Principles  Benchmarks
Collaborative partnership  Develop partnerships with researchers, makers of health policies, and the community. Involve partners in sharing responsibilities for determining the importance of health problem, assessing the value of research, planning, conducting, and overseeing research, and integrating research into the health-care system. Respect the community’s values, culture, traditions, and social practices. Develop the capacity for researchers, makers of health policies, and the community to become full and equal partners in the research enterprise. Ensure that recruited participants and communities receive benefits from the conduct and results of research. Share fairly financial and other rewards of the research.
Social value Specify the beneficiaries of the research—who. Assess the importance of the health problems being investigated and the prospective value of  the research for each of the beneficiaries—what. Enhance the value of the research for each of the beneficiaries through dissemination of knowledge, product development, long-term research collaboration, and/or health system improvements. Prevent supplanting the extant health system infrastructure and services.
Scientific validity Ensure that the scientific design of the research realizes social value for the primary beneficiaries of the research. Ensure that the scientific design realizes the scientific objectives while guaranteeing research participants the health-care interventions to which they are entitled. Ensure that the research study is feasible within the social, political, and cultural context or with sustainable improvements in the local health-care and physical infrastructure.
Fair selection of study population Select the study population to ensure scientific validity of the research. Select the study population to minimize the risks of the research and enhance other principles, especially collaborative partnership and social value. Identify and protect vulnerable populations.
Favorable risk-benefit ratio Assess the potential risks and benefits of the research to the study population in the context of its health risks. Assess the risk-benefit ratio by comparing the net risks of the research project with the potential benefits derived from collaborative partnership, social value, and respect for study populations.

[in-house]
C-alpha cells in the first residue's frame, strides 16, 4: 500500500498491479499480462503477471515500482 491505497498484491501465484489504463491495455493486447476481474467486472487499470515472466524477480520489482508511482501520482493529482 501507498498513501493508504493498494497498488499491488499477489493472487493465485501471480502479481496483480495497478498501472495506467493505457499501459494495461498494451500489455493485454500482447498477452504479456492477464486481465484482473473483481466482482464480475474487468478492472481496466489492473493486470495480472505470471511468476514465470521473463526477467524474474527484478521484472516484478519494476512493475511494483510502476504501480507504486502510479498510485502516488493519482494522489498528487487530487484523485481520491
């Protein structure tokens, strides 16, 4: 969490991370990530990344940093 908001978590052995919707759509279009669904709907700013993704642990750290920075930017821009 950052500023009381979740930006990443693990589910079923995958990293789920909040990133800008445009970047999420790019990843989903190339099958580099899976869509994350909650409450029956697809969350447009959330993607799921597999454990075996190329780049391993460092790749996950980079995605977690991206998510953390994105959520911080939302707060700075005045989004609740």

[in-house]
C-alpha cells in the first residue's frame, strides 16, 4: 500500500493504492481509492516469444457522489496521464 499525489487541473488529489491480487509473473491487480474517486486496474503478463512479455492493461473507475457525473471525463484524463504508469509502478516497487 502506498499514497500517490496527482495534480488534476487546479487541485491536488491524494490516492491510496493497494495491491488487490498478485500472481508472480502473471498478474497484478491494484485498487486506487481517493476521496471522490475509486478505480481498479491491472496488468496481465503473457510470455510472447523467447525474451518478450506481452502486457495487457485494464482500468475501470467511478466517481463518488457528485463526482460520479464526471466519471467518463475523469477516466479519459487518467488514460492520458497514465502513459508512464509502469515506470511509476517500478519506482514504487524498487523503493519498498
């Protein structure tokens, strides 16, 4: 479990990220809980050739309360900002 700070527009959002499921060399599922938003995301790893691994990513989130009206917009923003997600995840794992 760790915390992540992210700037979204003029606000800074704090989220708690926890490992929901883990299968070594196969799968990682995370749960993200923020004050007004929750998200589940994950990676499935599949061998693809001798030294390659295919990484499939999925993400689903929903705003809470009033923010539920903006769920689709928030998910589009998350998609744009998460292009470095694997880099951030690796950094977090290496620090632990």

Independent review Ensure public accountability through reviews mandated by laws and regulations. Ensure public accountability through transparency and reviews by other international and nongovernmental bodies, as appropriate. Ensure independence and competence of the reviews.
Informed consent   Involve the community in establishing recruitment procedures and incentives. Disclose information in culturally and linguistically appropriate formats. Implement supplementary community and familial consent procedures where culturally appropriate. Obtain consent in culturally and linguistically appropriate formats. Ensure the freedom to refuse or withdraw.
Respect for recruited participants Develop and implement procedures to protect the confidentiality of recruited and enrolled and study communities participants. Ensure that participants know they can withdraw without penalty. Provide enrolled participants with information that arises in the course of the research study. Monitor and develop interventions for medical conditions, including research-related injuries, for enrolled participants at least as good as existing local norms. Inform participants and the study community of the results of the research.
Reproduced from Emanuel et al, 2004. (with permission from University of Chicago Press)
Table 1: Ethical principles and benchmarks for multinational clinical research.
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